Moreover, appellant fails to state, in the enumeration of errors or in his brief, what contention of the defendant was omitted from the charge. In his brief he asserts that the court did not sufficiently charge all of the law relative to the contentions made, but that was not the ground of exception nor is the enumeration of error based on that proposition, and it cannot be considered. Cross v. Miller, 221 Ga. 579, 582 (146 SE2d 279).

6. Errors are enumerated as to the charge, asserting that the court incorrectly charged on sudden emergency, on the matter of loss of future earnings,[1] on the matter of temporary disability, *638 on the matter of pre-existing injuries, and on the issue of violations of certain penal statutes, but it does not appear that any exception to the charge was made on any of these grounds after the jury retired and before verdict as required by § 17 (a, b) of the Appellate Practice Act of 1965, now found in Code Ann. § 70-207 (a, b).

We do not construe the exception to have been directed to the matter of the loss of future wages, but if so we do not think the charge as given was subject to the criticism made of it.

The rationale upon which this rule requiring exception to be made before verdict is grounded is discussed in Dowis v. McCurdy, 109 Ga. App. 488, 498 (136 SE2d 389), citing Bailey & Co. v. Ogden, 75 Ga. 874 (4); Anderson v. State, 196 Ga. 468, 471 (26 SE2d 755) and Arrington v. Thompson, 211 Ga. 734, 739 (88 SE2d 402). Another case that illustrates very forcibly the reason for the adoption of the rule that exceptions to the charge of the court should be noted at the trial is Franklin v. Evans, 55 Ga. App. 177, 180 (189 SE 722). And see Black v. Thornton, 31 Ga. 641, 659.

While it is provided that notwithstanding the provisions of Code Ann. § 70-207 (a, b) the court shall consider and review erroneous charges where there has been a substantial error in the charge which was harmful as a matter of law, whether objection was made at the trial or not, this provision of the Appellate Practice Act must be construed strictly or it will result in an emasculation of the preceding provisions in subsections (a) and (b). It is the view of this court that the error in that frame of reference is not harmful unless a gross miscarriage of justice attributable to it is about to result. Generally, if counsel, who are skilled and trained in the law and who have prepared and tried the case, fail to see the error and enter an exception as provided in subsections (a) and (b), it is not to be regarded as harmful. Instances when the charge will be found ground for reversal under subsection (c) are likely to be very, very rare. We find no basis for holding errors as contended to be harmful here.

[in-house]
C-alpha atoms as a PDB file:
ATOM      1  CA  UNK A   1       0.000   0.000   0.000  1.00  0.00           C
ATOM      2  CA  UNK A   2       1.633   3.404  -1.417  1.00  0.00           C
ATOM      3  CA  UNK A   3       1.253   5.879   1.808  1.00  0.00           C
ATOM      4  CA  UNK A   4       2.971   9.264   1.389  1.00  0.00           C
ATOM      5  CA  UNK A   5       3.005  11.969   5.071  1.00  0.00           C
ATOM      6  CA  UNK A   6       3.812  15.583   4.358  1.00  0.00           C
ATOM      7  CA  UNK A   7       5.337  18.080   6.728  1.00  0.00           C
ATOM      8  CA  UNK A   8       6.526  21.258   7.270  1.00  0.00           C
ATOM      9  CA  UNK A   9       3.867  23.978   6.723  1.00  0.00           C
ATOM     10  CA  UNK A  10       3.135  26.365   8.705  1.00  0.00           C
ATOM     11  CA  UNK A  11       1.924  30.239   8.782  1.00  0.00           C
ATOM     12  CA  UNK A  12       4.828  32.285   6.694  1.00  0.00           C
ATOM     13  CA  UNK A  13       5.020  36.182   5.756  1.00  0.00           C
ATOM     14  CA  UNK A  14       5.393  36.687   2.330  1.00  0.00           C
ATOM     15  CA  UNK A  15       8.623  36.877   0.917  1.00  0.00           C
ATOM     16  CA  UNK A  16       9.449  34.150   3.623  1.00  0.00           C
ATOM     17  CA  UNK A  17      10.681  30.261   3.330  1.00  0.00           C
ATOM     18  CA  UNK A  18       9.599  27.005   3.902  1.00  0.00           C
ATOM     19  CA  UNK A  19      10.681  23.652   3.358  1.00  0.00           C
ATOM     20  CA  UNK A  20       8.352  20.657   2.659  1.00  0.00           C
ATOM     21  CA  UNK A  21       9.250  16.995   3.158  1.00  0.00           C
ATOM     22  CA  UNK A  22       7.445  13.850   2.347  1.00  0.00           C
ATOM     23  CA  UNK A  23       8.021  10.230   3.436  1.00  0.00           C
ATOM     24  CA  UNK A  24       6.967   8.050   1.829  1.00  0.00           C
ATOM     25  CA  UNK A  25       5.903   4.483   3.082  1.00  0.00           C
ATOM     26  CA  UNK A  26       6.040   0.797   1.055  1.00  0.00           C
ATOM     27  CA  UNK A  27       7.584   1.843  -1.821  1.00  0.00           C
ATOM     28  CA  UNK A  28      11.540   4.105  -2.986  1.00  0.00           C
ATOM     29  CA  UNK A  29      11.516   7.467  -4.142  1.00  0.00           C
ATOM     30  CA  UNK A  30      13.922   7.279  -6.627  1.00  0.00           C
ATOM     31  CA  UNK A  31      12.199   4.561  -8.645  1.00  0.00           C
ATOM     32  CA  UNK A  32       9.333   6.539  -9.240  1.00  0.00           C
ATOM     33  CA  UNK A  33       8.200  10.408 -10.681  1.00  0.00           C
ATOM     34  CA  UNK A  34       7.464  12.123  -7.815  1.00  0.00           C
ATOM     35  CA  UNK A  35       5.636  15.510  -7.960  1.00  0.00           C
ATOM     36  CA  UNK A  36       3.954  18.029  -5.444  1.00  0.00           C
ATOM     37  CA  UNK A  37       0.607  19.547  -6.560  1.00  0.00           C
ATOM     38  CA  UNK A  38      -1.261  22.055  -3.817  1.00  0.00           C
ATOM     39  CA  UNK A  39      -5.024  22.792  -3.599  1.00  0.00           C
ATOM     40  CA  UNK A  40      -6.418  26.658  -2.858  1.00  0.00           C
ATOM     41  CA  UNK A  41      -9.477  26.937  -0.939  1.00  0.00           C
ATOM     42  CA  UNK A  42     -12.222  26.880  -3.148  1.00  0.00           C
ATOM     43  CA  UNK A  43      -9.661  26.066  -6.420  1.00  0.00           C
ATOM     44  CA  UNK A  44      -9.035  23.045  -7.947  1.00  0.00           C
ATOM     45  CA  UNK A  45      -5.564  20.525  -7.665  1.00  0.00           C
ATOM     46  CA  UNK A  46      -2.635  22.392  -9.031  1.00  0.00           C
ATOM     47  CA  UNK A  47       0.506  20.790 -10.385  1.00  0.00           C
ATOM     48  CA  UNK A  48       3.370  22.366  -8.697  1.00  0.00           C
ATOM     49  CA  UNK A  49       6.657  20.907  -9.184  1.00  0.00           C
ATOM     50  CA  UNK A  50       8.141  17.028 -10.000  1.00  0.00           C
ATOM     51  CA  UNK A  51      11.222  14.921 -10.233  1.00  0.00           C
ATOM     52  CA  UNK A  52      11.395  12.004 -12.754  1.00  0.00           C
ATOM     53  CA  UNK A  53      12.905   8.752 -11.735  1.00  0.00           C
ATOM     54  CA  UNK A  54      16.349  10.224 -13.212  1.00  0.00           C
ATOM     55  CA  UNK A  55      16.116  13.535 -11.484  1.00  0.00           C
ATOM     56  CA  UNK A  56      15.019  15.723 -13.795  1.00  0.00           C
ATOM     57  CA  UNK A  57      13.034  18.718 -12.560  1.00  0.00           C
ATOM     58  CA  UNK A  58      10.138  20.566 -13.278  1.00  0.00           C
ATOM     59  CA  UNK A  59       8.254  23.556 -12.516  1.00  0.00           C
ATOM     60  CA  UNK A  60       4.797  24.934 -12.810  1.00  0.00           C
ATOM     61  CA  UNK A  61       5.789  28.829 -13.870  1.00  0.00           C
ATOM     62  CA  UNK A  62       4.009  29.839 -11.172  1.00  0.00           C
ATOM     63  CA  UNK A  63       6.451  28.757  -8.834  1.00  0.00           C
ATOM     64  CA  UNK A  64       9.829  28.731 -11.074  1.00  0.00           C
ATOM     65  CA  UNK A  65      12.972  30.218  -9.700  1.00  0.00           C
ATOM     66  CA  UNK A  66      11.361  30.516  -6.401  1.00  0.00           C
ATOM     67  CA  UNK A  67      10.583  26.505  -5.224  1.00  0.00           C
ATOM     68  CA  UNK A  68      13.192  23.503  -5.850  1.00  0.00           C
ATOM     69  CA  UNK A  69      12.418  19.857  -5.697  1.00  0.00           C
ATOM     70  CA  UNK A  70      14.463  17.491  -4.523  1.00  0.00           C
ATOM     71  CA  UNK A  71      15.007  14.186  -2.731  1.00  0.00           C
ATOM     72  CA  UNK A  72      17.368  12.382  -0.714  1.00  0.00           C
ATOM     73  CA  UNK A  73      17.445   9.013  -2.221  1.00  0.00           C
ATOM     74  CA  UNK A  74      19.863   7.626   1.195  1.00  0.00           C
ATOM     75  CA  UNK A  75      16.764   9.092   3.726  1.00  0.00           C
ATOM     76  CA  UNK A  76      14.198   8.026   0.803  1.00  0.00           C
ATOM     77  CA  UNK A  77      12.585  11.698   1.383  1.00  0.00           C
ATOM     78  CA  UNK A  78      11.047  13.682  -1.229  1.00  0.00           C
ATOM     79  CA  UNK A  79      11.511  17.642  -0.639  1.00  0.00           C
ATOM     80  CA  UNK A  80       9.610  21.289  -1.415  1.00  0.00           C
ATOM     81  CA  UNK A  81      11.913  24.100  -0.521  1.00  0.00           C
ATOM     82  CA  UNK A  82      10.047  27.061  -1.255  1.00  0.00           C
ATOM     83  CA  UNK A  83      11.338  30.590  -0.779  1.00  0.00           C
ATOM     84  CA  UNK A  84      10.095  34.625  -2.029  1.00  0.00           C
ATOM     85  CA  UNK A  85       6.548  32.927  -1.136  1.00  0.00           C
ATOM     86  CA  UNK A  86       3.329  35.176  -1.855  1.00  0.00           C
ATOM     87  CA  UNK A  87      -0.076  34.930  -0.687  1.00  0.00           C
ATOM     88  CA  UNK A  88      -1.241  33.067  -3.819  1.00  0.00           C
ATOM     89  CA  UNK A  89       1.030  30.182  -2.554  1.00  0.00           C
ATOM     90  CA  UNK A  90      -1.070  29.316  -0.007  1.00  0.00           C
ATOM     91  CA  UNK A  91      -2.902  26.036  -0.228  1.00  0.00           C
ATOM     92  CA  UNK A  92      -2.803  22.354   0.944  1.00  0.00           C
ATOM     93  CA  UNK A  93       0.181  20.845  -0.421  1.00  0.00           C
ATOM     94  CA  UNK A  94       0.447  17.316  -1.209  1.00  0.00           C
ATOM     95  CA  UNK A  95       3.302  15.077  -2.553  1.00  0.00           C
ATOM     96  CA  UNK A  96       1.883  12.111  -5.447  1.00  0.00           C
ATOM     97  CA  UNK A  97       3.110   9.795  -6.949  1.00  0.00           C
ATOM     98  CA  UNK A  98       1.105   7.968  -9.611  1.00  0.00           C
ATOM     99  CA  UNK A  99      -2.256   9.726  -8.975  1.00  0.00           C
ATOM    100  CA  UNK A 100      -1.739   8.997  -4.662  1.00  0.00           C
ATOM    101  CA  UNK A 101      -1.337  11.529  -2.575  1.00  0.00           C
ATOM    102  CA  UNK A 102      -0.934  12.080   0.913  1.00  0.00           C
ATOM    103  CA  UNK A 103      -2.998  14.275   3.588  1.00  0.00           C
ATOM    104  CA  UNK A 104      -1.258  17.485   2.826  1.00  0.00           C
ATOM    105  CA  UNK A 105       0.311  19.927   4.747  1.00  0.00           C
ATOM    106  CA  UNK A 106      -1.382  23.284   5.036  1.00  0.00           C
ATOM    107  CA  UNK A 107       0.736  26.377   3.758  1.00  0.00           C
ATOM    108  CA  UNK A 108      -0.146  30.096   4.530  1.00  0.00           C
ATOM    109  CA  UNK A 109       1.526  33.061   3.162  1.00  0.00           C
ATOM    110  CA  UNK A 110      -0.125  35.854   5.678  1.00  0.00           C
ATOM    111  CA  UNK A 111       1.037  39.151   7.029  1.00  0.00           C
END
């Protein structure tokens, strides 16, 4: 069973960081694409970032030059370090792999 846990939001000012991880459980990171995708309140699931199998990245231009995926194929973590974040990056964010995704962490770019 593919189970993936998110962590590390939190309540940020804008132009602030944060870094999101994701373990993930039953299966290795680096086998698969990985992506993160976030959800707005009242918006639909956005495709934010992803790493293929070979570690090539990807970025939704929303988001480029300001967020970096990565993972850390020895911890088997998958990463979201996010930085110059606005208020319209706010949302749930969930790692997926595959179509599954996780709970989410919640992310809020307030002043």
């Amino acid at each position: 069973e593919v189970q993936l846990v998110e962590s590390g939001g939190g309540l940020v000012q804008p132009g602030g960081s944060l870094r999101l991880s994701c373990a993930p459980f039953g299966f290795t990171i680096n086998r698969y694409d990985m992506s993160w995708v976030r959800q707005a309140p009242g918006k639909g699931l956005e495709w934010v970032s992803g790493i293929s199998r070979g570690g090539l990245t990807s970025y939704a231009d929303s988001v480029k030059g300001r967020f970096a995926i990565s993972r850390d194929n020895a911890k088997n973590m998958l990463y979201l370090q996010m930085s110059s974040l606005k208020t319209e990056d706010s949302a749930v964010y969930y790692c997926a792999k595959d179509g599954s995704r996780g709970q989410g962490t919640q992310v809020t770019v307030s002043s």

7. Pursuant to Code Ann. § 38-2108 defendant directed interrogatories to the plaintiff seeking, inter alia, to ascertain "the *639 names, addresses, telephone numbers, places of employment, job titles or capacities, and present whereabouts of all witnesses known to the plaintiff who (a) arrived or claim they arrived at the scene of the casualty immediately or shortly after its happening, (b) saw or claim they saw all or any part of the casualty complained of in this action, (c) have knowledge of relevant information, facts or circumstances in this case, or [whom] plaintiff intends to have testify or is considering having testify in this case, whether in person or by deposition." The interrogatories were expressly made continuing, requiring that supplemental answers be made if the name of additional witnesses should be learned before trial. Plaintiff's answer to this interrogatory was: "H. G. Nathan, Jesup, Georgia, telephone number unknown, owner of defendant vehicle arrived at the scene about five minutes after it happened."

When the case came on for trial, witnesses Louis Waggner, Rozelle Ivey and Hattie Rogers were called and permitted to testify on behalf of the plaintiff over objection that their names had not been supplied previously under the interrogatory, and error is now enumerated upon the overruling of defendant's objection to their testifying and to the admission of their testimony.

It is provided in Code Ann. § 38-2108 that the interrogatories may "relate to any matters which can be inquired into under § 38-2101 (b) and the answers may be used to the same extent as provided in § 38-2101 (d)." Consequently it was permissible to seek the names, addresses, occupations, places of employment, of all witnesses to the occurrence. McKeon v. Local 107 of the International Brotherhood of Teamsters, 28 FRD 592; Butler v. U. S., 226 FSupp. 341.

In response to the objection to permitting the witnesses to testify, counsel for the plaintiff stated that he had not learned of them until the previous week, and took the position that even under the continuing nature of the interrogatories he would have 15 days from the time he learned of them to make supplemental answer and give their names, addresses, etc. It was also pointed out that these witnesses would not testify concerning the collision itself, but only with reference to plaintiff's physical condition.